In order to break into the fortified zones on the European continent, the Allies anticipated needing a new class of vehicles, assault tanks, which placed maximum armor protection at a higher priority than mobility. Nuffield responded with 18 separate designs (AT1 through AT18), each design larger and heavier than the last. The AT 2, the subject of this kit, was never built, but served as a stepping stone to the eventual development of the AT 16, or Tortoise, two of which were built, but the war ended before they were needed.
Don’t be fooled by what looks like a turret on this vehicle. It’s actually a fixed superstructure such as on a Sturmgeschutze. In the AT 2 version, it mounted a 95mm howitzer.
This was one of the nicest cast small scale resin kits I have ever seen. Detail was extensive and crisply rendered. There was very little flash and no, I repeat NOT ONE, short shot, warp or bubble hole. The resin is a little soft, which is actually a good thing as it is not brittle but can still be sanded/filed. There are 127 resin, and 23 PE parts. My only beef is that the metal used for the PE is a little thick, so it made removing the parts from the PE fret problematic. One thing that was missing however, were all the little access panel handles on the engine deck. Their locations are there in the form of small dimples, but you have to make the handles out of wire if you want them. The hull is cast hollow, but the superstructure is solid, so you cannot display the top hatch open.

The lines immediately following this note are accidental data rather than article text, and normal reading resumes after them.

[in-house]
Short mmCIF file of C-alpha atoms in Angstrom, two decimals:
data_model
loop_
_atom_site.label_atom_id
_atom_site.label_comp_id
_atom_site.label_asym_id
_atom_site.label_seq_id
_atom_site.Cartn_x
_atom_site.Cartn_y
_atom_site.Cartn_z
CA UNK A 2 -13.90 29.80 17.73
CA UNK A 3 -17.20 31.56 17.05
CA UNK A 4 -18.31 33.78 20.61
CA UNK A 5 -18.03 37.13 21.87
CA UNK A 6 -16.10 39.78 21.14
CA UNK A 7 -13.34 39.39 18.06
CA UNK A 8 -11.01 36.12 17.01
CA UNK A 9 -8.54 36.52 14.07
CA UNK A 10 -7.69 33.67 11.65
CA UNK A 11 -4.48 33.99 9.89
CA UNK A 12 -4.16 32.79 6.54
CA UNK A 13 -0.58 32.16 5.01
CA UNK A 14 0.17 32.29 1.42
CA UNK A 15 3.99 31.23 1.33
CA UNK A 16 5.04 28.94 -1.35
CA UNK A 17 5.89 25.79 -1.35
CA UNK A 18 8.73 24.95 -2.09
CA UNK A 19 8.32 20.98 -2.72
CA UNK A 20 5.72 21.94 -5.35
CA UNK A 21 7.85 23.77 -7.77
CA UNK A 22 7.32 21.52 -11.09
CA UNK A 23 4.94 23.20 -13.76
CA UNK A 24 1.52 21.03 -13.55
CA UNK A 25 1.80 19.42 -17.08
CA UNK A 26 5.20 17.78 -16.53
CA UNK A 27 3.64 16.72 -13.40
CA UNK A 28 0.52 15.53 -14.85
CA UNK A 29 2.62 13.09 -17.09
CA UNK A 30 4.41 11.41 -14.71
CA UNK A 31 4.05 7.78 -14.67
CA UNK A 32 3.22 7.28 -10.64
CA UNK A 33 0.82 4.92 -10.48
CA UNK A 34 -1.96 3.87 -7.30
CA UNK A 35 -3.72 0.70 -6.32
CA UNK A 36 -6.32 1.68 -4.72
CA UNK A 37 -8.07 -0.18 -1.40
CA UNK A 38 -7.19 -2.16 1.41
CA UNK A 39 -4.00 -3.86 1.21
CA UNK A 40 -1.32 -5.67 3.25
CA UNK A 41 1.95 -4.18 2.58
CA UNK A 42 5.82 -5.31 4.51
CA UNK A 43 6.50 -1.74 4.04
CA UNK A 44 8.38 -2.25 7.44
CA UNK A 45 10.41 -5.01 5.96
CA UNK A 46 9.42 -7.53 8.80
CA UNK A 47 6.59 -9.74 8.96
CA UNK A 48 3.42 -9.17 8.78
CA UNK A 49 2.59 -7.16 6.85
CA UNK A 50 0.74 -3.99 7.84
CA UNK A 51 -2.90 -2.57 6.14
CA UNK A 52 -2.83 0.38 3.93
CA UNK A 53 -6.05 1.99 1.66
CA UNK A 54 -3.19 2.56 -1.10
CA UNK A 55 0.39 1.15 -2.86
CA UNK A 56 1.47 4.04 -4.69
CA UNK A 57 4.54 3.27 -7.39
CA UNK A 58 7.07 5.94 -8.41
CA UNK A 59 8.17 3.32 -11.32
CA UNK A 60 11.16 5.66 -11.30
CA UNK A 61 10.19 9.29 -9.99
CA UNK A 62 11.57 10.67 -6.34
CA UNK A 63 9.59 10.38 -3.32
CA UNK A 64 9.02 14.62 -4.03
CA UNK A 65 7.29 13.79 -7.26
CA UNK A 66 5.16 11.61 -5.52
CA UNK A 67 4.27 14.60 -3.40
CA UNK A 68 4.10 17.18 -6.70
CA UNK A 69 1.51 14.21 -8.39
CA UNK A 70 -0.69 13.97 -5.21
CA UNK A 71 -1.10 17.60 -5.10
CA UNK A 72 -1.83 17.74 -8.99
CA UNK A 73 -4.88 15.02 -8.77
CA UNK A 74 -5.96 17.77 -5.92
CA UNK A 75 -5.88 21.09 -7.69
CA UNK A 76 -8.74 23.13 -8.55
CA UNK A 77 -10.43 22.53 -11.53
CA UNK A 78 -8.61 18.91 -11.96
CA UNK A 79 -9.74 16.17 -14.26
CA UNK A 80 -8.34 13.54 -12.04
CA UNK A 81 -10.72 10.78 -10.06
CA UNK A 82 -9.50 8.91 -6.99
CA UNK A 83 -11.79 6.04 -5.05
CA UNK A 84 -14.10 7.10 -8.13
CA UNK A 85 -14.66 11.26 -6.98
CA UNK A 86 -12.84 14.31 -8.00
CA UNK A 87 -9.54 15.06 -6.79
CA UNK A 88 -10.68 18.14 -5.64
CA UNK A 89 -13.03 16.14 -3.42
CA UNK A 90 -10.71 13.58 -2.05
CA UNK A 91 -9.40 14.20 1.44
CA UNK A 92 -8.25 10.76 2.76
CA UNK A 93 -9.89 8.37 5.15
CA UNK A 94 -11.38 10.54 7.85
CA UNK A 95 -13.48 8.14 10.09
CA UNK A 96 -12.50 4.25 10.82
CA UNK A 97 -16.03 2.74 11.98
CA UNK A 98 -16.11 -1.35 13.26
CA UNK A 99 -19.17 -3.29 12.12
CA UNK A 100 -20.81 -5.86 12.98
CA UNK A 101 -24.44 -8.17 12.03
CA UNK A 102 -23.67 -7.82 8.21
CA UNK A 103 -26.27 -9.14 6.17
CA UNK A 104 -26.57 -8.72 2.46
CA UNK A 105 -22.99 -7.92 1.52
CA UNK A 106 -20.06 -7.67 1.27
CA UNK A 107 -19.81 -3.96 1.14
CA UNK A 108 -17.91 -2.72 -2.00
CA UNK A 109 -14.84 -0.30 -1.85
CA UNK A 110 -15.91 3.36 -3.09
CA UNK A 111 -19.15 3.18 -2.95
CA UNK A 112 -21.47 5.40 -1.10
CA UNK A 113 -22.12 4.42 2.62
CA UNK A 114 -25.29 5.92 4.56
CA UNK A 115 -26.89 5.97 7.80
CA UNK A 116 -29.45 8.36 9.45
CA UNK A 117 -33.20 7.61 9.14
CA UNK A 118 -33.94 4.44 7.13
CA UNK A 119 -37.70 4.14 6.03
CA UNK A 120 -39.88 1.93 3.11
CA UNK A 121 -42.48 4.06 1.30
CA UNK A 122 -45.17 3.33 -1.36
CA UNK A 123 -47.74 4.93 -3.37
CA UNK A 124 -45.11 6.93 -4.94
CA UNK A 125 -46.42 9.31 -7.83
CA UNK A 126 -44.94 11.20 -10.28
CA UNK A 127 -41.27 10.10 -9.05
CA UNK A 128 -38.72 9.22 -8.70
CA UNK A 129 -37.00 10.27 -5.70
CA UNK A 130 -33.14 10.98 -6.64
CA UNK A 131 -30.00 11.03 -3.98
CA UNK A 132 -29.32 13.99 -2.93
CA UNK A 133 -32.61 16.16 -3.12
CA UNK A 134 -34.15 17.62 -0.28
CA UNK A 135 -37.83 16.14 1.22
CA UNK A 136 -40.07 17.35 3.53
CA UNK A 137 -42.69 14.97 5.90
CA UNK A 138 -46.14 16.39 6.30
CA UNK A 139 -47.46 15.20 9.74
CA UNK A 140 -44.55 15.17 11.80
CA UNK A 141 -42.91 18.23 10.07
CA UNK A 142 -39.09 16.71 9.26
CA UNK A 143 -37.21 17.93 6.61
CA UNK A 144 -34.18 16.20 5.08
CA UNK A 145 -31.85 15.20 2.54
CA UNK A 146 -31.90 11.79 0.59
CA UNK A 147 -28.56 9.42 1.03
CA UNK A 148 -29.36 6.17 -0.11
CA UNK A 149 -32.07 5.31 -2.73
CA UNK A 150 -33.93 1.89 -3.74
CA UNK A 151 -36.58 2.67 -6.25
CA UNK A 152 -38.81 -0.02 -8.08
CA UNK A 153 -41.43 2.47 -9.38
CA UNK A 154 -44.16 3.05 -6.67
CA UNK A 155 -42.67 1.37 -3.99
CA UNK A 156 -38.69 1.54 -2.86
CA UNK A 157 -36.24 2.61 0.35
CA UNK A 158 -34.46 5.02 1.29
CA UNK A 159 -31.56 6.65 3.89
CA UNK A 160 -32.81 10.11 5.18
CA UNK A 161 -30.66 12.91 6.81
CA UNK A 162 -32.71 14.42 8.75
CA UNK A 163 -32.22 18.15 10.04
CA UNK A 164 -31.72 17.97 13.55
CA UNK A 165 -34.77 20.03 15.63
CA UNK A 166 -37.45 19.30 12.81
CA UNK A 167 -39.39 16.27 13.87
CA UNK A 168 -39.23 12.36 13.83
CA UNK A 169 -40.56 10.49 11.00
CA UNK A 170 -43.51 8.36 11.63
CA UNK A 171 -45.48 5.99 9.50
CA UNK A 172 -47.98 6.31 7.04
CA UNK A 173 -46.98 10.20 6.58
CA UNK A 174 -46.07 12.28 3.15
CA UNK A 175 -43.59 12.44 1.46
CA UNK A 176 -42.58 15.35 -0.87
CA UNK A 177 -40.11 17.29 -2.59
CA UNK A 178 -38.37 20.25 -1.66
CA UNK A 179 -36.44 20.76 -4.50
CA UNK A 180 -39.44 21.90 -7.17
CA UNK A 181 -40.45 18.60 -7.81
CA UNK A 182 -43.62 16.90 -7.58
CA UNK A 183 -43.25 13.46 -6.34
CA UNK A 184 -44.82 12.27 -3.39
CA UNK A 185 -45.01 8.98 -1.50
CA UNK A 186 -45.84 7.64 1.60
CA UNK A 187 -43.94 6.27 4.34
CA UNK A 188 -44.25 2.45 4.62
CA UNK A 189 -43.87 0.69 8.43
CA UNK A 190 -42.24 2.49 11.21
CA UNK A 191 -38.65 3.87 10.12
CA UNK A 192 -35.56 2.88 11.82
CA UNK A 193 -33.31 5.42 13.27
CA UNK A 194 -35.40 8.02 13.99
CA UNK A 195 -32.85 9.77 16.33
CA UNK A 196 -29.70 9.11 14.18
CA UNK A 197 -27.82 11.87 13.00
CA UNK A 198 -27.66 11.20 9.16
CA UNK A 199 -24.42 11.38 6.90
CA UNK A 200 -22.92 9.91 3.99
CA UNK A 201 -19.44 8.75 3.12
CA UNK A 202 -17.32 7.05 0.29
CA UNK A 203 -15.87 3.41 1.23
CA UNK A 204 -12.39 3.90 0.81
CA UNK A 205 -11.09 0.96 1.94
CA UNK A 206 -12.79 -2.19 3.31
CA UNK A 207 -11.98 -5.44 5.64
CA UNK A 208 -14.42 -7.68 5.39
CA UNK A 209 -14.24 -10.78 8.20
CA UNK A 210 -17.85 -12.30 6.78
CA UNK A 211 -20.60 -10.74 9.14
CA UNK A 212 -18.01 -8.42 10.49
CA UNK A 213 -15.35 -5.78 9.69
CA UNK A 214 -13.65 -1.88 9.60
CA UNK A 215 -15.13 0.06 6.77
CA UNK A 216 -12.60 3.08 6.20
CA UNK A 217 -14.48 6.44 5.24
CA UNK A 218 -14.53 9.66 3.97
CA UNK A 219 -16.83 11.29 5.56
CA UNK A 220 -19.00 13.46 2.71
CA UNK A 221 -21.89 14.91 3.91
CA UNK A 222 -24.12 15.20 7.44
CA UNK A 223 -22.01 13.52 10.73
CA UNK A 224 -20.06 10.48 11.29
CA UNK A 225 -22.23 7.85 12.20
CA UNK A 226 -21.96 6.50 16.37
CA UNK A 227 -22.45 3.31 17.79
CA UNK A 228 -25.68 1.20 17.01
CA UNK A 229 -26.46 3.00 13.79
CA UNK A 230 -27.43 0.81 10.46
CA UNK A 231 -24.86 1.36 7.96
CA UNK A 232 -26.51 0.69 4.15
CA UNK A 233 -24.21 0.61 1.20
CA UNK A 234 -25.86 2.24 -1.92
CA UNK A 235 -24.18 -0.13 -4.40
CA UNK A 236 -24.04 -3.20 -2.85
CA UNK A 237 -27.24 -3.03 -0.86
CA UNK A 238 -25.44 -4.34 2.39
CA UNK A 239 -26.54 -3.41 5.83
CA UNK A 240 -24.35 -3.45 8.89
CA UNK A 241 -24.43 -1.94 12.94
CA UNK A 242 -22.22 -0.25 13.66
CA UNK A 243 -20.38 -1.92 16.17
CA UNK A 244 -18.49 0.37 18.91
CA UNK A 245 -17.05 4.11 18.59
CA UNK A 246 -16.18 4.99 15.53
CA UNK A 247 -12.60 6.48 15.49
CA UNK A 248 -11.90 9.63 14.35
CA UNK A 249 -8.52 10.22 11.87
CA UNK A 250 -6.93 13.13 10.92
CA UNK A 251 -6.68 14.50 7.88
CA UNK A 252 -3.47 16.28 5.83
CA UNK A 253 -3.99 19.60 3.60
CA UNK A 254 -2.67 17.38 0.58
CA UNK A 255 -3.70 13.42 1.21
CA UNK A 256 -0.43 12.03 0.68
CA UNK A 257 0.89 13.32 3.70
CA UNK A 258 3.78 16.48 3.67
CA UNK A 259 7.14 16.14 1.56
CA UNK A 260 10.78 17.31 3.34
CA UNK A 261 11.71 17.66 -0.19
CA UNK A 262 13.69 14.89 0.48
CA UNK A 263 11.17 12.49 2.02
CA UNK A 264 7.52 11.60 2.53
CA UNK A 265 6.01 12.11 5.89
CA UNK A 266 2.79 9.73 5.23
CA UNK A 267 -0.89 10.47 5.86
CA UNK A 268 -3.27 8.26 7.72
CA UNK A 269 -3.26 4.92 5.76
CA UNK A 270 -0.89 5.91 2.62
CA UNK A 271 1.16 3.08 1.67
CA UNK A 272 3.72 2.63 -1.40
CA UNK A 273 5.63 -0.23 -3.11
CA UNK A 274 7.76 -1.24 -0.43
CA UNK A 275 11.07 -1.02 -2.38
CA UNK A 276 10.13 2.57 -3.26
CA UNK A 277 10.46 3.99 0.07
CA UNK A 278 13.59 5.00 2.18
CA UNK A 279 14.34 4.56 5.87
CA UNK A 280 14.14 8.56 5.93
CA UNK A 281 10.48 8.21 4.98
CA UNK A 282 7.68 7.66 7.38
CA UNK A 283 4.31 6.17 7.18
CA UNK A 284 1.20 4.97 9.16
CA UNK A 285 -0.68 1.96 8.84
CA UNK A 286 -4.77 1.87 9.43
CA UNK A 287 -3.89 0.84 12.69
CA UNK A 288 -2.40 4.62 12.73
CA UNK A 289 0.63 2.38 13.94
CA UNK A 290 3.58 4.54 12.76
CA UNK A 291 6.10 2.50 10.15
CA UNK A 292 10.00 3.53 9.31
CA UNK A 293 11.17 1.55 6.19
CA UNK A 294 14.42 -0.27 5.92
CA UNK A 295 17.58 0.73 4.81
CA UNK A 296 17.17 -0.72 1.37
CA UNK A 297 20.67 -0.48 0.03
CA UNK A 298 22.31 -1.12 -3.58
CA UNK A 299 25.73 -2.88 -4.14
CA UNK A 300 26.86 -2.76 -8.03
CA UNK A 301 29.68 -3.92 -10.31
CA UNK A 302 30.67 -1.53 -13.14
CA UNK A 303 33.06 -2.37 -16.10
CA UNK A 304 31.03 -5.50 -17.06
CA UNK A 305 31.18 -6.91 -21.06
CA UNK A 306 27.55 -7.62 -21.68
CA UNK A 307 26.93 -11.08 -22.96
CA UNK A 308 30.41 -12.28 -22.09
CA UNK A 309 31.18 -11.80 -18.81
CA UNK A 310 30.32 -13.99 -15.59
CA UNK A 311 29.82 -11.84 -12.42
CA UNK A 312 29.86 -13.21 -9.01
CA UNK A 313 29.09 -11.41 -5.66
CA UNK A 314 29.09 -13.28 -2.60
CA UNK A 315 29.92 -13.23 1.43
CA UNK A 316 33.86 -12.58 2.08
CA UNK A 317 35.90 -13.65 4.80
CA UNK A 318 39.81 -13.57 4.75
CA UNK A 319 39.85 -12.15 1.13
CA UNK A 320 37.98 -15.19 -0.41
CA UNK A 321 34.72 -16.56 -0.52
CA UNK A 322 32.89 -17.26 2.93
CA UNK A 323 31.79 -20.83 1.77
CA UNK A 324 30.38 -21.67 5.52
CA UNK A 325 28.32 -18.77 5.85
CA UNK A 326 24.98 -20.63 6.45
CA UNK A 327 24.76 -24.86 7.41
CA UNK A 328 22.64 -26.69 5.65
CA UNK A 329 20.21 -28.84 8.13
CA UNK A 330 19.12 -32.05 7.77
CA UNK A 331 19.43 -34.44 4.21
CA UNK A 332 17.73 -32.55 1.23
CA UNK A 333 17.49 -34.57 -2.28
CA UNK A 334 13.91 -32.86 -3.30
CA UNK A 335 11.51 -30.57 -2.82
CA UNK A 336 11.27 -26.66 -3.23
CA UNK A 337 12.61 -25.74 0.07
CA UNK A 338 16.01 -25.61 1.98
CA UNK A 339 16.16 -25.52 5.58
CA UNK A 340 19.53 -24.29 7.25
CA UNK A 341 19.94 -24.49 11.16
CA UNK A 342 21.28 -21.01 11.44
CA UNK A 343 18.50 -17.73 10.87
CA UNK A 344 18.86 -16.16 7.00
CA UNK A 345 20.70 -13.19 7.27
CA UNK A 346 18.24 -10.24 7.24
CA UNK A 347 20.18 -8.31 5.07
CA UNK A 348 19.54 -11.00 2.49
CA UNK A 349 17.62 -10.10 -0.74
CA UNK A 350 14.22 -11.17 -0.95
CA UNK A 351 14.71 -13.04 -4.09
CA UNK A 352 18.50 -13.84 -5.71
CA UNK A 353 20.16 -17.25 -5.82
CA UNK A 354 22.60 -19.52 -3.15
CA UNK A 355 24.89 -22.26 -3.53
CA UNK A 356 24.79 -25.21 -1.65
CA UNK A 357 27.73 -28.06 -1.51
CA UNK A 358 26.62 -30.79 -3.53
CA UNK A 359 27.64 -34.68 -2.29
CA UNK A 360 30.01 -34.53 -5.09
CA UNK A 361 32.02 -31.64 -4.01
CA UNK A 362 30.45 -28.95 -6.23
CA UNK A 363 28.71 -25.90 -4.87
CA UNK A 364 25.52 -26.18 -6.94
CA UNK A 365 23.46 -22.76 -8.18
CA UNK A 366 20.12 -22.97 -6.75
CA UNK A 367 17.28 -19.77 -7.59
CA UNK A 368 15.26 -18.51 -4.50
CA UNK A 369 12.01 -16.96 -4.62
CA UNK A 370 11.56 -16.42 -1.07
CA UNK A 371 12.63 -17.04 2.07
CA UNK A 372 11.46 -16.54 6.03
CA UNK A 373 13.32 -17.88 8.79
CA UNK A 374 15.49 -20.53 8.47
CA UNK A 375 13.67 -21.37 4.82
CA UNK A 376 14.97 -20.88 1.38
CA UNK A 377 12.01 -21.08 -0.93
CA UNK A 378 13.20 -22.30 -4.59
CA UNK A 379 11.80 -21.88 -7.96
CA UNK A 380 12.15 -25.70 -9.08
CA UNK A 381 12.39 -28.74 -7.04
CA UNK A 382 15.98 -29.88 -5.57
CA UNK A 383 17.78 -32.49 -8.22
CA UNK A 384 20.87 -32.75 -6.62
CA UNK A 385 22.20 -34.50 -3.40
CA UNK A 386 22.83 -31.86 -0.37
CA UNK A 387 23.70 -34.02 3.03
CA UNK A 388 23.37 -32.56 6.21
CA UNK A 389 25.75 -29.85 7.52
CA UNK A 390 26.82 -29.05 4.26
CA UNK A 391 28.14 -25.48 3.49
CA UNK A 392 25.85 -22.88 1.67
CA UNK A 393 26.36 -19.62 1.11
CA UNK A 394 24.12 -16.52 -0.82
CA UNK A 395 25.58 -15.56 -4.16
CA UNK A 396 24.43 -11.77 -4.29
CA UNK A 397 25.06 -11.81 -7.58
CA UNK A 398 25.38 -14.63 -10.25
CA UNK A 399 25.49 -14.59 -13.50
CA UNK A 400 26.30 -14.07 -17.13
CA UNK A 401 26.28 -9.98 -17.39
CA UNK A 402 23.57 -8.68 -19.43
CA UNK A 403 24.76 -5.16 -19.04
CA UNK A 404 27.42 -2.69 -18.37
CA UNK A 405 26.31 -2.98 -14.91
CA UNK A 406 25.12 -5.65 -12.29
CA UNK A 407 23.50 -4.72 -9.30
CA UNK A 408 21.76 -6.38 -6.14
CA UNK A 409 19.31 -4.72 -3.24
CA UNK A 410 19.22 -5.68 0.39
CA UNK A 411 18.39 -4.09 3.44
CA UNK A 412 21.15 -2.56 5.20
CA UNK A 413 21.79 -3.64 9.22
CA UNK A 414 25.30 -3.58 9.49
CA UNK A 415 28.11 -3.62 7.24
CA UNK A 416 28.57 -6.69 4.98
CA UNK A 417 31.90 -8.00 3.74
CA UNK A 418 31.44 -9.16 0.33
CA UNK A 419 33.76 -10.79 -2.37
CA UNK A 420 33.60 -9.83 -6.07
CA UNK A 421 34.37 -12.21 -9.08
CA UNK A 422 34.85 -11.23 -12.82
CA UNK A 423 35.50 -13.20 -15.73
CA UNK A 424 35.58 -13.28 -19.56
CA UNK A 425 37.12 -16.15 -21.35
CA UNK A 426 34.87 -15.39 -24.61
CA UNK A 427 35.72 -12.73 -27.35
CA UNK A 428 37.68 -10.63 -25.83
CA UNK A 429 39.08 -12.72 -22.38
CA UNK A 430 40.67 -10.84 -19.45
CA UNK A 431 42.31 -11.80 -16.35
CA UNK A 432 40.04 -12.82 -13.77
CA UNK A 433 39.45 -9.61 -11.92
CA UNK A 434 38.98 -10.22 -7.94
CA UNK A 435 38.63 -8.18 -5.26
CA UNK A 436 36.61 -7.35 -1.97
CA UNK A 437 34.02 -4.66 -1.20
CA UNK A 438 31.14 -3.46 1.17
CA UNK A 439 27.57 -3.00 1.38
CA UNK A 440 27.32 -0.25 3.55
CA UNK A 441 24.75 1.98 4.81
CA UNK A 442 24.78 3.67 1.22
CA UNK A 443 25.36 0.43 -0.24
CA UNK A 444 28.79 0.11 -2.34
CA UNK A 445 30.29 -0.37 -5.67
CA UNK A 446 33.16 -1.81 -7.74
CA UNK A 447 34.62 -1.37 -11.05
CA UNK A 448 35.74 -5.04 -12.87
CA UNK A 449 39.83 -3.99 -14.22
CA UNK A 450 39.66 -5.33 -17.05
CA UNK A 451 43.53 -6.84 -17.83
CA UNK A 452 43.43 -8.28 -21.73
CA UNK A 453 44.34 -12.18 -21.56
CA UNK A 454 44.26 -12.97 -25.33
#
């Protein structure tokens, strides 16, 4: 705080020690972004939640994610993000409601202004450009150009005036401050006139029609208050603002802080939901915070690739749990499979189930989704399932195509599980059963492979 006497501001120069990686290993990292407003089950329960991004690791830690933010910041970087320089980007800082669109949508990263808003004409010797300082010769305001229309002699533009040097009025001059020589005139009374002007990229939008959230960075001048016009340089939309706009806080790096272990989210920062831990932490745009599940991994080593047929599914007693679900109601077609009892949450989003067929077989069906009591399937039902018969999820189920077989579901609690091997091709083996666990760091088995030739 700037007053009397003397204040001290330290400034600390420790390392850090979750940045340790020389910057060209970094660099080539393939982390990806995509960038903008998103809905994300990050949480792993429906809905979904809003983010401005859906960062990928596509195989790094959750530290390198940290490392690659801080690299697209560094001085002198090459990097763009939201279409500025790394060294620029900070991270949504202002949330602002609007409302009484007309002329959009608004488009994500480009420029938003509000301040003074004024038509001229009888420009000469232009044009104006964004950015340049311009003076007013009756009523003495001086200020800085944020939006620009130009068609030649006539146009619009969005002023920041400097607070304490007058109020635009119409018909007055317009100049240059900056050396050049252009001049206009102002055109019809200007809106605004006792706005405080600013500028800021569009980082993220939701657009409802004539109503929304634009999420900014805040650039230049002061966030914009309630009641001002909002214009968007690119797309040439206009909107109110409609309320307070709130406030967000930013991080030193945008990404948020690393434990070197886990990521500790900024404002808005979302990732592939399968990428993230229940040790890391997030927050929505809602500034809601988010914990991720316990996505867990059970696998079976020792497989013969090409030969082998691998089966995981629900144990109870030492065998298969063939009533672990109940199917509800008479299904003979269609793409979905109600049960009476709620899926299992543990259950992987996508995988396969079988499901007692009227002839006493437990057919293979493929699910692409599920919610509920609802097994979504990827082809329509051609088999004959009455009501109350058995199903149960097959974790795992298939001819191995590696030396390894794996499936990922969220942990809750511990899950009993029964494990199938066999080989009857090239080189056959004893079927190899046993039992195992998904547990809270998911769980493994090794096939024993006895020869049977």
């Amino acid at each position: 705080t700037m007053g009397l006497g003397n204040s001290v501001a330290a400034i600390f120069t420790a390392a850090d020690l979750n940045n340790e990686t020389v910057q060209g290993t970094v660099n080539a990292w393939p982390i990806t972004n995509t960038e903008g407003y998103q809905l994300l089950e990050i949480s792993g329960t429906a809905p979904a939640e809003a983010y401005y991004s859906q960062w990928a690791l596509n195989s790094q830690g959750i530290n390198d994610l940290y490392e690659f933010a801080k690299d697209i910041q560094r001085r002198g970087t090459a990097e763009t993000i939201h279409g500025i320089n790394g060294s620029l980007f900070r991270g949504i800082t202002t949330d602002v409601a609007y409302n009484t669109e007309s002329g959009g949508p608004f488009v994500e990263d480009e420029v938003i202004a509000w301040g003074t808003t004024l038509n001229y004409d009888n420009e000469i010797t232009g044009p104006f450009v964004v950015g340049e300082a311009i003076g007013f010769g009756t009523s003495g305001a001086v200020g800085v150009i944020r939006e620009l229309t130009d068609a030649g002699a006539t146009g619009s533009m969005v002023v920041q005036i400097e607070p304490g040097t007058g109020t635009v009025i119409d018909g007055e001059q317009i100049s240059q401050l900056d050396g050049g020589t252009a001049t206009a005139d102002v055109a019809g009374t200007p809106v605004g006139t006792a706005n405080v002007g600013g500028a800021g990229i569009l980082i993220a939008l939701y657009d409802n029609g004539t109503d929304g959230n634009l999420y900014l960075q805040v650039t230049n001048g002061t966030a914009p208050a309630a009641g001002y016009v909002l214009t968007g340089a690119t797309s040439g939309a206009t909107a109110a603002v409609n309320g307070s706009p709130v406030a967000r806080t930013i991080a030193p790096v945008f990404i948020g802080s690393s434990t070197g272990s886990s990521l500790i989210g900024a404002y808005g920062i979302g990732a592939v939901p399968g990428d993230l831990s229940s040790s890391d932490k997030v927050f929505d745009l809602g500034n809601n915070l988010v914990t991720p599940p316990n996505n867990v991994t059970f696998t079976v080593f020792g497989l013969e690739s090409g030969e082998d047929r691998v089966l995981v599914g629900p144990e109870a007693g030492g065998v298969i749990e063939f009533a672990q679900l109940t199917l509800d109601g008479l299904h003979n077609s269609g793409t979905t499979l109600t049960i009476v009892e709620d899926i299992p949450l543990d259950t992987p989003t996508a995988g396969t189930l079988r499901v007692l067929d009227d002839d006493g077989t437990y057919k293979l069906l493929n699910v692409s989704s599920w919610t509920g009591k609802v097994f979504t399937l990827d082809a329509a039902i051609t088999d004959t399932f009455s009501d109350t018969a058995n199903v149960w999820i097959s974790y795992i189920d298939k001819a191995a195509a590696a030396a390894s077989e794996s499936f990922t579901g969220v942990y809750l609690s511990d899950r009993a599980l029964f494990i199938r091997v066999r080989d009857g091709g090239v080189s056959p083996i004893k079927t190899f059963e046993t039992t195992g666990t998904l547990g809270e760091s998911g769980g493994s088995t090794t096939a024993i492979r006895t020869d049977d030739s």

Clean-up was easy and removing the casting blocks seemed simpler than in other resin kits I’ve done. The instructions are very basic and, in some cases, you need to look closely at them and the parts involved to insure you’re getting everything correct. The armored side skirts are held in place by a system of supports on the inside that would be very finicky to get aligned considering that you also need to get the drive sprocket and idler wheel set at the same time along with four sets of return rollers on each side. Since you can’t see any of this with the exception of the drive sprocket and idlers, I left it all off with the exception of two supports on each side to provide stiffness. The instructions tell you to install the road wheels before you put on the side skirts, but this would make painting awkward. I tested it out, and you can mount the wheels after the skirts are in place, so I painted them off the vehicle and then installed them after the hull was painted.
The tracks come in four separate runs. Since I wasn’t using the top runs, you can’t see them even if you try, the remaining two per side were dipped in very hot water to soften them, wrapped around the drive sprockets and idlers and then joined in the middle of the bottom run.
This is a beautifully executed kit of an incredibly obscure vehicle that was never even built. It can really stand out in a collection, but that $61 price will deter only the dedicated collectors.
Thanks to OKG Grigorov for supplying the sample kit and to IPMS/USA for the chance to review it.
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